we actually had to jump ahead and add the plugin for the Maven Compiler early on in the course to use a newer version of Java. This was required after about Java 8. It doesn’t really matter though if you want to specify the version of Java. Like I said, this is the most overridden plugin there is inside of a Maven project. You’re going to define this anyway, so we jumped ahead a little bit. But now that you understand how plugins work and that we have a build section, let’s just review it quickly. So inside of our build section, again, we have a plugins section because we can have multiple plugins, and then we have defined the maven compiler plugin inside of here. It has the groupId of org.apache.maven.plugins and the artifactId of maven.compiler.plugin.
The version is 3.8.0 and the configuration and, specifically, the release is version 11 inside of here. Now I want to show you one small change inside of here just for the sake of an example. If we wanted to compile this down to Java 9, and we save this, it’ll go through and it will build our project, but it’ll give us a warning or an error stating that the project space isn’t up to date with the configuration. And you can tell that by our project name having a red X in it, or if we looked at the Problems section in our application down below here, the project configuration is not up to date with the pom.xml. Now, how we resolve that is we go right‑click on our project, go down to Maven, and Update Project. Click OK.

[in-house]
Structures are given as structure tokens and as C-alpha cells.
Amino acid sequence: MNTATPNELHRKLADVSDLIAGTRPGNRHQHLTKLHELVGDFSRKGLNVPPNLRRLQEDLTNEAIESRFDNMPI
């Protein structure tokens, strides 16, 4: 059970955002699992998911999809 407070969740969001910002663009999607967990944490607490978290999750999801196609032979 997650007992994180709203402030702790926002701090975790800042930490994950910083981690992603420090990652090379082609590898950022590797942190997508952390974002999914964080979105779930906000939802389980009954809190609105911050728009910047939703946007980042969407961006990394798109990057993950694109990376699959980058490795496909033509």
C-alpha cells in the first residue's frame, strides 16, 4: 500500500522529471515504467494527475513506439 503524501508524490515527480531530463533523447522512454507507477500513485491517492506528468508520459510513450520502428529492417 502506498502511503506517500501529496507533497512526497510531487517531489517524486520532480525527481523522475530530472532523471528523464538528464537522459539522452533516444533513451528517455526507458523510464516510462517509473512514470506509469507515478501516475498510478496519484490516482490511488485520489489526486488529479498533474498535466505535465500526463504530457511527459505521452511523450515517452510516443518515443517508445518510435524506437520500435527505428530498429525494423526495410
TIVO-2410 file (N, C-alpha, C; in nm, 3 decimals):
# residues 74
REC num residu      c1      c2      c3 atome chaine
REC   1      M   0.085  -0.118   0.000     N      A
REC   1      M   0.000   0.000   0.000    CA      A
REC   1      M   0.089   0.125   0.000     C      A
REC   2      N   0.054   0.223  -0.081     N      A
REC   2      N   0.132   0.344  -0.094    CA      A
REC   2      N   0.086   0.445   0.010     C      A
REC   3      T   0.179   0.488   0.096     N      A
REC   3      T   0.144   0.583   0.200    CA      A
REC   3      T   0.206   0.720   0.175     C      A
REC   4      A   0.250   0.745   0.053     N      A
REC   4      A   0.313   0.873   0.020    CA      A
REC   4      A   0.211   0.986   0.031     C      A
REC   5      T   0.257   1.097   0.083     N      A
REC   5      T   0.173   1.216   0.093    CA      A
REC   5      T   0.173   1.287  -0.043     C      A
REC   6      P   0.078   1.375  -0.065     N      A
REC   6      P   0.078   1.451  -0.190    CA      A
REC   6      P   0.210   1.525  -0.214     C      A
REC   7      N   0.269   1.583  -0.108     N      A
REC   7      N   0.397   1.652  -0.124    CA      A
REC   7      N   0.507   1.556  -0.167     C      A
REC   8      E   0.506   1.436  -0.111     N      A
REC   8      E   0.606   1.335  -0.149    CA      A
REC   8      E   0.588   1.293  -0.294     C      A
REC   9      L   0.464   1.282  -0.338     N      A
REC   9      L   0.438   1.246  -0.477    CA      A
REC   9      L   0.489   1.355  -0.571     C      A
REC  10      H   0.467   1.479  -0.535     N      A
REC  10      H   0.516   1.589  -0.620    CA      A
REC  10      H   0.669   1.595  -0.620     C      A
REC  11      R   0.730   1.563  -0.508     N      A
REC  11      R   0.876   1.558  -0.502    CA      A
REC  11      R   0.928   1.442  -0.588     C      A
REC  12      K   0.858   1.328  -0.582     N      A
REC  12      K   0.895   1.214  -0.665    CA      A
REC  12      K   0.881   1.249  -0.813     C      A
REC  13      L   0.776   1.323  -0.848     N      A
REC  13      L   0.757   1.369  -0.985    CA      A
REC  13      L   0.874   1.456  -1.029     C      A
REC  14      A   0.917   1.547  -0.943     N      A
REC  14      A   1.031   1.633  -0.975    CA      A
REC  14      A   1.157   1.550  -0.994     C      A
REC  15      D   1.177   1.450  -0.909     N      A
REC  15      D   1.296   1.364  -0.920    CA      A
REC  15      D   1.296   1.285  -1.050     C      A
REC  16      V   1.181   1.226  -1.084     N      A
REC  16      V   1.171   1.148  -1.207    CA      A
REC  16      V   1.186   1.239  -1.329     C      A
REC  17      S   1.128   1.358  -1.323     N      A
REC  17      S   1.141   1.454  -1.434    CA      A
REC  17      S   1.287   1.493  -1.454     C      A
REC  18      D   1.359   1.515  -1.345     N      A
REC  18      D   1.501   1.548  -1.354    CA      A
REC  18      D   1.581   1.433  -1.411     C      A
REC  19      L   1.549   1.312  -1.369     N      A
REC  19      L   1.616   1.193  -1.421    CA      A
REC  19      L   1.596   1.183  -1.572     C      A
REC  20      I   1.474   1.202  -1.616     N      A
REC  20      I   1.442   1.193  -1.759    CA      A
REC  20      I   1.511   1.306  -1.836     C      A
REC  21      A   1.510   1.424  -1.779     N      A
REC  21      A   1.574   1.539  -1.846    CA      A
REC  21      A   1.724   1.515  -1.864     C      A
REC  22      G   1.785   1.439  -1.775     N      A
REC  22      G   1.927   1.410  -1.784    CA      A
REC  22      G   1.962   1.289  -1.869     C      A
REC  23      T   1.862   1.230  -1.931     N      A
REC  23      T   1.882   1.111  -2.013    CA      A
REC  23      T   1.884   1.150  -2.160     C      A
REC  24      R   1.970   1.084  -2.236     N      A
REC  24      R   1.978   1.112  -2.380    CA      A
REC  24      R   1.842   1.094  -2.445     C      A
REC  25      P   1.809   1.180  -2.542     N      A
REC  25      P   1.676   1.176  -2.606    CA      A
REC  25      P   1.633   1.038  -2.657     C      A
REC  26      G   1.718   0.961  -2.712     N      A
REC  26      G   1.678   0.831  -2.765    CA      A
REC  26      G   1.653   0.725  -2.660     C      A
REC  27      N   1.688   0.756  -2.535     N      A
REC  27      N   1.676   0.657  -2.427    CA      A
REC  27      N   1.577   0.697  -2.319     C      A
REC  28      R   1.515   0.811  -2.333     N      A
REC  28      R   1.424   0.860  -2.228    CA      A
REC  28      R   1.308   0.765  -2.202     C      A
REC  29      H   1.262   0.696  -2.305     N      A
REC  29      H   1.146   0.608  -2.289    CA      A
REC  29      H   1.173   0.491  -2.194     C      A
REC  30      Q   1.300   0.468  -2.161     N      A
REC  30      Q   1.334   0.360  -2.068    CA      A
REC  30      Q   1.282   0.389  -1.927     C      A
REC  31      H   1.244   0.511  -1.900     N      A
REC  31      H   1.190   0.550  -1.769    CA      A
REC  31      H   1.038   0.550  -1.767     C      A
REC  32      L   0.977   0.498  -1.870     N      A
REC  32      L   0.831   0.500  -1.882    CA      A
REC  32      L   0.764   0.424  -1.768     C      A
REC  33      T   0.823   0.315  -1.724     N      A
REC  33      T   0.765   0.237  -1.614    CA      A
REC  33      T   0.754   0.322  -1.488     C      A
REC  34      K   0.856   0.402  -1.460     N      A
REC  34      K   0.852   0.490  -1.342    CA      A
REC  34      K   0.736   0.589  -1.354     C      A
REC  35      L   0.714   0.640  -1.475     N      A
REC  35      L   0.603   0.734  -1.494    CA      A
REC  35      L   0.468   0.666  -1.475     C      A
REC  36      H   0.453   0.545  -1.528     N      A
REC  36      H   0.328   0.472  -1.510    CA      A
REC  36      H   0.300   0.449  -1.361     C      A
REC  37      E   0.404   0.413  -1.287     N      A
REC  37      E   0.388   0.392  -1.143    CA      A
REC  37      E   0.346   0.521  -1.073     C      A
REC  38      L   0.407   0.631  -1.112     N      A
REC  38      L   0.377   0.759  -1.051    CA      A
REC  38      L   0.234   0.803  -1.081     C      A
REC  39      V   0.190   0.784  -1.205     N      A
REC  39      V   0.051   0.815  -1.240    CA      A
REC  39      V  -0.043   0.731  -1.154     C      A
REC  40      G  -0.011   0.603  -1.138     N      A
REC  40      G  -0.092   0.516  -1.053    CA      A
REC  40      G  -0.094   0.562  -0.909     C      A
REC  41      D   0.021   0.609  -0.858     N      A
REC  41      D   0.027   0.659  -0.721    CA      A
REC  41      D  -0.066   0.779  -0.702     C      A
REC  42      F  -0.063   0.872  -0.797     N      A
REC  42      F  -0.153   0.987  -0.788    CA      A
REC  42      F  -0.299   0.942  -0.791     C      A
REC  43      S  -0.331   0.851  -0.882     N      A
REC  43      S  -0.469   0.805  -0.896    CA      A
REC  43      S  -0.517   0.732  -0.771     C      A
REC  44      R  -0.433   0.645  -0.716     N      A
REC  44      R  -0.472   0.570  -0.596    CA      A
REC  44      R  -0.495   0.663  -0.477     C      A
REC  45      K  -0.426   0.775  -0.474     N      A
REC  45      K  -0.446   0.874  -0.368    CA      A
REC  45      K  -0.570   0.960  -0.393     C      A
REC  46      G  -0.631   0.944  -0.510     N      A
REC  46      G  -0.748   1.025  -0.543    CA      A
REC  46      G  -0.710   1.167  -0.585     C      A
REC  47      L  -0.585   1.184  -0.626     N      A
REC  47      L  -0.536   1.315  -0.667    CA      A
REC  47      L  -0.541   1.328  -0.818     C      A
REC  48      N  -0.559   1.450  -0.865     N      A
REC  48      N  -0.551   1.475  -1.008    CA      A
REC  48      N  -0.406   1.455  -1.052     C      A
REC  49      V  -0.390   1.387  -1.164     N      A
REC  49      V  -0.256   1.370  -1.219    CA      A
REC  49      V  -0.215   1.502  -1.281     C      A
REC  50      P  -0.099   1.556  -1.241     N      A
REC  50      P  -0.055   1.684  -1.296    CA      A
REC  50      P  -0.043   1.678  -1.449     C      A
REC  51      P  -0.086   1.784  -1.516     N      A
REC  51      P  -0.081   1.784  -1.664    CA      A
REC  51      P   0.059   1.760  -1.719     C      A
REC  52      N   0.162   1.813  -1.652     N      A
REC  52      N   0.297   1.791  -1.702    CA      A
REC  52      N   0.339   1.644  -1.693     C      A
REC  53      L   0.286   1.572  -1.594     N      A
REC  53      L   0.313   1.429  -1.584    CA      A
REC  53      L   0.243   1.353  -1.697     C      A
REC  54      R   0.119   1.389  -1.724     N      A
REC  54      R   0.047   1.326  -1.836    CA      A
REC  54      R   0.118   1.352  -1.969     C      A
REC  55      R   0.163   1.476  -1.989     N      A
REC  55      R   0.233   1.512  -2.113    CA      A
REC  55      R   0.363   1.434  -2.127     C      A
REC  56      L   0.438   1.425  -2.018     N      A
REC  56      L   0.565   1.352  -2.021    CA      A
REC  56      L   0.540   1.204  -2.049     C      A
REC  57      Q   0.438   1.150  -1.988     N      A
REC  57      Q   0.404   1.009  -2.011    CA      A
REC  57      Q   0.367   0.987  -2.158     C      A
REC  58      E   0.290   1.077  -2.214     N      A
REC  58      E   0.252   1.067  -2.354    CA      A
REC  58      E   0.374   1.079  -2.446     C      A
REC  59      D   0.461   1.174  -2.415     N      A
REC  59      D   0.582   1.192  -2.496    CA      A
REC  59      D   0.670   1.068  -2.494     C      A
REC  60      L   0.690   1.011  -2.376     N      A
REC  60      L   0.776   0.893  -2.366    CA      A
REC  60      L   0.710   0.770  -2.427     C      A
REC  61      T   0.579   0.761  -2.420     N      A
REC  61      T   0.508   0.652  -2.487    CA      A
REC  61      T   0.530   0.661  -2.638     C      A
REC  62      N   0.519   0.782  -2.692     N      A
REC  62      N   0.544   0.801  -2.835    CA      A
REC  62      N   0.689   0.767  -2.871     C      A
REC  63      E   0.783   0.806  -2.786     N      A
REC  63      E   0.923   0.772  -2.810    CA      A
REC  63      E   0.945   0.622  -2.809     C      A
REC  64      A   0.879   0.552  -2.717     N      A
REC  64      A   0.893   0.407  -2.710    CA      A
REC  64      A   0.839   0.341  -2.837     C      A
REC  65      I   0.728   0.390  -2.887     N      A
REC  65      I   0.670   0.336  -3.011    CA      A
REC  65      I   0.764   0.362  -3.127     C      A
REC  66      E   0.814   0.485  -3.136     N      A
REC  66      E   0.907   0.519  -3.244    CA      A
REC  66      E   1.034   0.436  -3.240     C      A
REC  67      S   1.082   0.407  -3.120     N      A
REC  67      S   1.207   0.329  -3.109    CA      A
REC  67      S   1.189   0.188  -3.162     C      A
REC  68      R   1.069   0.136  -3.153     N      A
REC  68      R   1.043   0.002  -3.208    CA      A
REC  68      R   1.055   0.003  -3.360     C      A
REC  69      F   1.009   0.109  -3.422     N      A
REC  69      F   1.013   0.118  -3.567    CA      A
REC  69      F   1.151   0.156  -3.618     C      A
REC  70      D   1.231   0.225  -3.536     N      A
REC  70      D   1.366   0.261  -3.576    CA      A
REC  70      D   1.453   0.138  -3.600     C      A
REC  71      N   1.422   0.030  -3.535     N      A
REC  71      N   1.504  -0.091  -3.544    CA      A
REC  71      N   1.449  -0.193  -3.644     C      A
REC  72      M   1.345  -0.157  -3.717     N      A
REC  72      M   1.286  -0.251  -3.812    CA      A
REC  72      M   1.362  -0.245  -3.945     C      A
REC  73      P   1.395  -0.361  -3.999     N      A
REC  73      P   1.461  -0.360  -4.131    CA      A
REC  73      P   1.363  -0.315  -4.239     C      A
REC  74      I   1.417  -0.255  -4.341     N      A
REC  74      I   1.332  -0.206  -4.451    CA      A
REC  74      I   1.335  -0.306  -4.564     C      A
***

And it should go through, rebuild our application, and you’ll notice that it has now configured our project to be a JavaSE‑9 application. Well, we know we want to go with the later version, so we’re going to switch it back to 11. And at the time of recording, Java 12 has been released, but the plugin isn’t working as nicely with the IDE. So when things are a little bit more flushed out, you’ll be able to change this to 12 and it will embrace the Java 12 JRE. So let’s switch this back to 11. Save it, right‑click on our project again, say Maven, Update Project, click OK, it’ll do the same thing. It’ll go refresh, build your application, and then bump it up to JavaSE‑11.